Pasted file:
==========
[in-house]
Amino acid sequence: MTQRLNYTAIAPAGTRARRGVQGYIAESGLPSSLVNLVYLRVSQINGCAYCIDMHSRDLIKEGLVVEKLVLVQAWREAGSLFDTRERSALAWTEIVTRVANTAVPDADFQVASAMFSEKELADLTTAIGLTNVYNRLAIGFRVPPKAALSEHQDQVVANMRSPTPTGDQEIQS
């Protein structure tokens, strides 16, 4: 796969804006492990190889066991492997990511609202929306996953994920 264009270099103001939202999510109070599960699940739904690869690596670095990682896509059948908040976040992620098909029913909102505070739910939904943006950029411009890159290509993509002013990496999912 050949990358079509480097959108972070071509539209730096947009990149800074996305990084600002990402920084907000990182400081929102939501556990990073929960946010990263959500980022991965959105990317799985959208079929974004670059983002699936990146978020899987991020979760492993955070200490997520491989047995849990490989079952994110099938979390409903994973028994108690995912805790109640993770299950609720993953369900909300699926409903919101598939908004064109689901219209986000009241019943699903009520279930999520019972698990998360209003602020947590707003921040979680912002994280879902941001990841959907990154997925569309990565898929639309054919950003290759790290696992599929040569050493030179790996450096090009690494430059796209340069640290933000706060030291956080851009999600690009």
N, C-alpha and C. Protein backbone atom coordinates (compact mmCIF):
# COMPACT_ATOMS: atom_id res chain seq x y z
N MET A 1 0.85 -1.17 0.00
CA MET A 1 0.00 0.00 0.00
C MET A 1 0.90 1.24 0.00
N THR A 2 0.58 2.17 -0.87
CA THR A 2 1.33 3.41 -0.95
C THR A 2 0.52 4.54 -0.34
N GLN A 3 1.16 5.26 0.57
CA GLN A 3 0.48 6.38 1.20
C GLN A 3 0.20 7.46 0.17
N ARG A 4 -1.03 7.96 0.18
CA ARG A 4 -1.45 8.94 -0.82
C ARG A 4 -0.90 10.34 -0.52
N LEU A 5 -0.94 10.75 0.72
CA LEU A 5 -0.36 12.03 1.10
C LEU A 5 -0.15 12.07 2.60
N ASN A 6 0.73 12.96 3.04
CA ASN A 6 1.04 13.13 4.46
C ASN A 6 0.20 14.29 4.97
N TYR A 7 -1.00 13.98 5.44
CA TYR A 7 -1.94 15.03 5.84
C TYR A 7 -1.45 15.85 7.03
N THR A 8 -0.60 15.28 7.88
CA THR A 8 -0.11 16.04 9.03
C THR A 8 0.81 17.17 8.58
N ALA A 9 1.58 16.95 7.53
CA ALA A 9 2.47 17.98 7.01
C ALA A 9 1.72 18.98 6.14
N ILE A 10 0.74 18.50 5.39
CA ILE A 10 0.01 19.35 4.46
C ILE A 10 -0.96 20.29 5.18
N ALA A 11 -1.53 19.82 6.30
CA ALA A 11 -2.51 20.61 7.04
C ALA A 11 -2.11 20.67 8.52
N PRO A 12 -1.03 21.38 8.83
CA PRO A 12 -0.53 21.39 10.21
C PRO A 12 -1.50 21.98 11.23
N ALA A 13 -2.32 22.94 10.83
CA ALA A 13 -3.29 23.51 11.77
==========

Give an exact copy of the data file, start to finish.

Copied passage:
[in-house]
Amino acid sequence: MTQRLNYTAIAPAGTRARRGVQGYIAESGLPSSLVNLVYLRVSQINGCAYCIDMHSRDLIKEGLVVEKLVLVQAWREAGSLFDTRERSALAWTEIVTRVANTAVPDADFQVASAMFSEKELADLTTAIGLTNVYNRLAIGFRVPPKAALSEHQDQVVANMRSPTPTGDQEIQS
């Protein structure tokens, strides 16, 4: 796969804006492990190889066991492997990511609202929306996953994920 264009270099103001939202999510109070599960699940739904690869690596670095990682896509059948908040976040992620098909029913909102505070739910939904943006950029411009890159290509993509002013990496999912 050949990358079509480097959108972070071509539209730096947009990149800074996305990084600002990402920084907000990182400081929102939501556990990073929960946010990263959500980022991965959105990317799985959208079929974004670059983002699936990146978020899987991020979760492993955070200490997520491989047995849990490989079952994110099938979390409903994973028994108690995912805790109640993770299950609720993953369900909300699926409903919101598939908004064109689901219209986000009241019943699903009520279930999520019972698990998360209003602020947590707003921040979680912002994280879902941001990841959907990154997925569309990565898929639309054919950003290759790290696992599929040569050493030179790996450096090009690494430059796209340069640290933000706060030291956080851009999600690009």
N, C-alpha and C. Protein backbone atom coordinates (compact mmCIF):
# COMPACT_ATOMS: atom_id res chain seq x y z
N MET A 1 0.85 -1.17 0.00
CA MET A 1 0.00 0.00 0.00
C MET A 1 0.90 1.24 0.00
N THR A 2 0.58 2.17 -0.87
CA THR A 2 1.33 3.41 -0.95
C THR A 2 0.52 4.54 -0.34
N GLN A 3 1.16 5.26 0.57
CA GLN A 3 0.48 6.38 1.20
C GLN A 3 0.20 7.46 0.17
N ARG A 4 -1.03 7.96 0.18
CA ARG A 4 -1.45 8.94 -0.82
C ARG A 4 -0.90 10.34 -0.52
N LEU A 5 -0.94 10.75 0.72
CA LEU A 5 -0.36 12.03 1.10
C LEU A 5 -0.15 12.07 2.60
N ASN A 6 0.73 12.96 3.04
CA ASN A 6 1.04 13.13 4.46
C ASN A 6 0.20 14.29 4.97
N TYR A 7 -1.00 13.98 5.44
CA TYR A 7 -1.94 15.03 5.84
C TYR A 7 -1.45 15.85 7.03
N THR A 8 -0.60 15.28 7.88
CA THR A 8 -0.11 16.04 9.03
C THR A 8 0.81 17.17 8.58
N ALA A 9 1.58 16.95 7.53
CA ALA A 9 2.47 17.98 7.01
C ALA A 9 1.72 18.98 6.14
N ILE A 10 0.74 18.50 5.39
CA ILE A 10 0.01 19.35 4.46
C ILE A 10 -0.96 20.29 5.18
N ALA A 11 -1.53 19.82 6.30
CA ALA A 11 -2.51 20.61 7.04
C ALA A 11 -2.11 20.67 8.52
N PRO A 12 -1.03 21.38 8.83
CA PRO A 12 -0.53 21.39 10.21
C PRO A 12 -1.50 21.98 11.23
N ALA A 13 -2.32 22.94 10.83
CA ALA A 13 -3.29 23.51 11.77